During my co-teaching assignment in 2014-15, New Age Beliefs and Practises, when stuck for a seminar topic for the first week’s class, given the lack of a set reading, my senior colleague simply went to his office and produced a stack of primary texts on the New Age from the 1940s to 1990s. These he distributed among the students, asking them to try and find examples of the typical New Age elements as presented during the lecture – millennialism, Eastern religions, UFOs, “energy” and so on.
With a bit of coaxing, this worked surprisingly well. What interested me about this activity was that the students were given the data cold, and asked to interpret using what we had learned in the class. Also, it gave them the original material in their hands – unlike most classes on religion, I could actually give them a copy of the original document and ask them to leaf through it. This neatly makes the point that religion – whatever it might be – is both something mundane, and something which is continuing to happen in the modern world.
Inspired by this, I tried a different version of the same technique in my adult education course, Alternative Religions, in 2015. Rather than a book, in the session where we focussed on prophecy, I gave each student an anonymised channelled text and asked them to speculate on where and when it came from. Roughly half of the texts were “UFO” texts from the post-War period, ranging from George Adamski’s messages in the 1950s to Bashar’s in the 2000s, and the remainder were made up of more conventionally religious channelled texts ranging from the Old Testament prophets, to Aleister Crowley’s 1904 Book of the Law, to modern revivalist Christian preachers.
This exercise had two benefits. Firstly, it was quite simply fun. I deliberately “gamified” it: they were a small group, but chatty and enthusiastic, so when some – pleasingly – got it right, there was as much fun as when someone did not. In essence, they forgot they were learning. Moreover, tests have demonstrated that competition improves student’s retention of information (Worm & Buch 2014).
Secondly, without foreknowledge of which was modern and which was not, which was Christian and which was not, the students found it hard to tell the difference. Therefore they realised that the assumed self-evident difference between “legitimate” and “illegitimate” religious formations was proven to be fallacious – at least in terms of their texts and the teachings they contain. UFO Contactees in the 1980s, ceremonial magicians in the 1900s and revivalist preachers all used a common language drawn from the Bible, even though they are typically considered to antithetical to Christianity. In other words, when preconceptions were removed, the data proved to have a lot more similarity than difference, and again the point is made that without preconceptions, the difference between mainstream and alternative religions mostly comes down to expectation. And crucially, the group – apparently – discovered these facts for themselves.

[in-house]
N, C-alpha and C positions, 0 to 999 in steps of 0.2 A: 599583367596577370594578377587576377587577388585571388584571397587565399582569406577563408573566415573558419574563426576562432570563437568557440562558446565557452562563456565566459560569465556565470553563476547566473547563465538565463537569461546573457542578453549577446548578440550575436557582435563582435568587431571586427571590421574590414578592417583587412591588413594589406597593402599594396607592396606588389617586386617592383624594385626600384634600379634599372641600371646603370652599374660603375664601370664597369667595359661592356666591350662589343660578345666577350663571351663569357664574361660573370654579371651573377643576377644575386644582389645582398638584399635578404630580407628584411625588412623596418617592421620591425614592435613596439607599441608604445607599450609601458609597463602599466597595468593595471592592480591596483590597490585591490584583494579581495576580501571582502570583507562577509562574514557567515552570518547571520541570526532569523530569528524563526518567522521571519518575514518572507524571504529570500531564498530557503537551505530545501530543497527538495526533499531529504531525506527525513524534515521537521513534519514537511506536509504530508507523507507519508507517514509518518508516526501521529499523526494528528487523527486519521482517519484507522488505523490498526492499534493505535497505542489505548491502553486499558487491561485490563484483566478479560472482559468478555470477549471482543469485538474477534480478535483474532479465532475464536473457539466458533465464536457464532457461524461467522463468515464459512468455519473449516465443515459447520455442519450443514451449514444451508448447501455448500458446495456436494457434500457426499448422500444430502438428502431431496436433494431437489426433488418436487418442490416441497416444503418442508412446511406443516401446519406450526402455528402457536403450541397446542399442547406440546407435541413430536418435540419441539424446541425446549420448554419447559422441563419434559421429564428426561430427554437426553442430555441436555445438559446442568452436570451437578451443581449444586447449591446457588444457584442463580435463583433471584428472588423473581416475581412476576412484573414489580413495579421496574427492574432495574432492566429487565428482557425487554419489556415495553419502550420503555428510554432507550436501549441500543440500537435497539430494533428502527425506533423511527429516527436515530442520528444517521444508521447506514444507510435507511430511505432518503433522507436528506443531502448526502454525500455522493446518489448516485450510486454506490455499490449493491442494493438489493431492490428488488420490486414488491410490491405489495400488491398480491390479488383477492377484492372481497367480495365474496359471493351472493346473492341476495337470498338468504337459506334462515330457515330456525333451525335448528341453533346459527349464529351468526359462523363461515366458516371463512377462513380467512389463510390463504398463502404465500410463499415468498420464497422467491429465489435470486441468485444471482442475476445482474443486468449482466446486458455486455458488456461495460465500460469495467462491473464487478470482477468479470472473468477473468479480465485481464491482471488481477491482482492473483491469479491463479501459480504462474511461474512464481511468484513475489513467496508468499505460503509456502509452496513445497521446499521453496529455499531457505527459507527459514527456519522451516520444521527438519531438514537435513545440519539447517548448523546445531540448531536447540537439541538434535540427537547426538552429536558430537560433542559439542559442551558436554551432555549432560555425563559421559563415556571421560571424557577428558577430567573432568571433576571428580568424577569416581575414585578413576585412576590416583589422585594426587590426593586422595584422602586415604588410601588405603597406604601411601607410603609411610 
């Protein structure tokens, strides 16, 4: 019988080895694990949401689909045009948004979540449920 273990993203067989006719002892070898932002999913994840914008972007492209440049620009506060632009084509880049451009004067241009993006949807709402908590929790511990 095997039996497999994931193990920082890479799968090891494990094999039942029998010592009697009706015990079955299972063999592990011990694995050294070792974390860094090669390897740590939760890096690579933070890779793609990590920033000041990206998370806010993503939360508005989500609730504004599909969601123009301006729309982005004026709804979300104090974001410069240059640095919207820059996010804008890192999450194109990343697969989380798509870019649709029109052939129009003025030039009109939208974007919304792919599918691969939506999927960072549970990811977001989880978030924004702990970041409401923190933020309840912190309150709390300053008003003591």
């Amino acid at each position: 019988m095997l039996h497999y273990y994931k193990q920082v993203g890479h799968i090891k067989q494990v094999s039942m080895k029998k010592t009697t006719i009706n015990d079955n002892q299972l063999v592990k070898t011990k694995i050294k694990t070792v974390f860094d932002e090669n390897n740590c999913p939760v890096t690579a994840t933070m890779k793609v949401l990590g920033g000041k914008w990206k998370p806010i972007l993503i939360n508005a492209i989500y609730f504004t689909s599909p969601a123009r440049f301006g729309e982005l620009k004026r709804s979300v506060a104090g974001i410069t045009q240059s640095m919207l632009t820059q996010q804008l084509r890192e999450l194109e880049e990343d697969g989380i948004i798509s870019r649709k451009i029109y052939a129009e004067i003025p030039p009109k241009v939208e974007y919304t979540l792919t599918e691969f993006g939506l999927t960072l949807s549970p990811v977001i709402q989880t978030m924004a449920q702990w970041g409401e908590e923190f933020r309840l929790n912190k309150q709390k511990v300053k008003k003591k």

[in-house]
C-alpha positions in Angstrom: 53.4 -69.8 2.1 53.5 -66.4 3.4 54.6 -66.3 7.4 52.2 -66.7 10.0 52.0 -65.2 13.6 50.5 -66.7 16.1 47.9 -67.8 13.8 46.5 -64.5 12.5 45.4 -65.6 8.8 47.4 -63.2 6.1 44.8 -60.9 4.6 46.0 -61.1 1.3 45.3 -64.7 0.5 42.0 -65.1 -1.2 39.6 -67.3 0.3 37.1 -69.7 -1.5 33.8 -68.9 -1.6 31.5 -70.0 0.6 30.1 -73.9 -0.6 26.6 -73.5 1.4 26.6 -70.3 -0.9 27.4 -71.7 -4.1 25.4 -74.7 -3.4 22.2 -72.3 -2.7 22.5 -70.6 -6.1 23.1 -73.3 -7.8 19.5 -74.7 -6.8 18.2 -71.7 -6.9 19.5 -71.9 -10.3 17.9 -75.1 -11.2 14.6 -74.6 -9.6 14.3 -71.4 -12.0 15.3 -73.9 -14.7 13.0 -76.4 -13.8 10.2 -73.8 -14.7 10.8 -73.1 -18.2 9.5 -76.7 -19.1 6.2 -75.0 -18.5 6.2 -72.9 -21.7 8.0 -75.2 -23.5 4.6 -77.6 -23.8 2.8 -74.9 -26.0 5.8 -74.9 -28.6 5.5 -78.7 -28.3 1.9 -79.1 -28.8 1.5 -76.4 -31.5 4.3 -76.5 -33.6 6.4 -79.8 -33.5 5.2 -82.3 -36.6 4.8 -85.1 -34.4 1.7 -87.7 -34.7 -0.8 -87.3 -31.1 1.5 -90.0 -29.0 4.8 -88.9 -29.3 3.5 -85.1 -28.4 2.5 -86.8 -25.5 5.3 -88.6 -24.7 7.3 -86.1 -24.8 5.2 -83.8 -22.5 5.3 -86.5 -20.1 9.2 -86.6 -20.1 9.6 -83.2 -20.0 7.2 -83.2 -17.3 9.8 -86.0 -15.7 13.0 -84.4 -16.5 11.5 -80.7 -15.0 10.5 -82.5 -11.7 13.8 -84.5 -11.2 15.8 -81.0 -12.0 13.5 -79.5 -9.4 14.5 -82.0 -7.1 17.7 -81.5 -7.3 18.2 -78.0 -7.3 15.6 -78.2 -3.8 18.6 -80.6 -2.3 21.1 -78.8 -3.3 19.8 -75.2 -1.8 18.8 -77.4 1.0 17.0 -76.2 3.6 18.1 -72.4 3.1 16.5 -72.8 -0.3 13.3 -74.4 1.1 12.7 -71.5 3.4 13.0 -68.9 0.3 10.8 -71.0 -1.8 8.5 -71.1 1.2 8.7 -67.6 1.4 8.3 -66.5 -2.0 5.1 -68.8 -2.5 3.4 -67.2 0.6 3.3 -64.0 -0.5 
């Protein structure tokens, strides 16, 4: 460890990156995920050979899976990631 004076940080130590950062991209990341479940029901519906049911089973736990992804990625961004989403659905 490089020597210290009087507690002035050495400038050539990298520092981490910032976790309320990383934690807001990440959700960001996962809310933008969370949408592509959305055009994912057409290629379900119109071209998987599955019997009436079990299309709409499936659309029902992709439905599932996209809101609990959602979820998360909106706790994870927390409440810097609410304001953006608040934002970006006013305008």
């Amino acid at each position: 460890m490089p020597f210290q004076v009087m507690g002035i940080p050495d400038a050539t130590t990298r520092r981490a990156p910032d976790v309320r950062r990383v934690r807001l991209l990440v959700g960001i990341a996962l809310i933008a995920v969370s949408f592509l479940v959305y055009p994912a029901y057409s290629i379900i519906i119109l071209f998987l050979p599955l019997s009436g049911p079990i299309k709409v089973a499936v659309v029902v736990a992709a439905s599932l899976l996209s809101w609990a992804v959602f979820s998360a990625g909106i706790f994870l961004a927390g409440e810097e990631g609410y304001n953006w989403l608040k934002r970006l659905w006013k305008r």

From a disciplinary perspective, this is of crucial importance to me. For Religious Studies as a discipline to earn its place at the academic table, it has to do more than legitimising certain discourses at the expense of others (McCutcheon 1997). A fine ideal, but one which is often made more complicated by the concerns which drive people into the field in the first place. You cannot make a student – almost certainly raised in an implicitly or explicitly religiously normative culture – comprehend these issues simply by telling them, but you can lead them to realise it for themselves.
This exercise makes that point succinctly, and in a non-confrontational way. I can give a student a piece of religion happening right now (or at least, within memory), where they have as much context as I do. At the same time, I can challenge the perceived need to separate real religion from popular narratives, and at the same time expose the power plays of those who deem it necessary. It is a simple and enjoyable exercise, but when successful it leads students to see profound issues at the heart of the discipline. This makes it a very powerful strategy for the classroom.
McCutcheon, Russell T. 1997. Manufacturing Religion: The Discourse on Sui Generis Religion and the Politics of Nostalgia. Oxford University Press
Worm, Bjarne S. and Buch, Steen V. 2014. “Does competition work as a motivating factor in e-learning? A randomized controlled trial”. PLoS One, 9(1).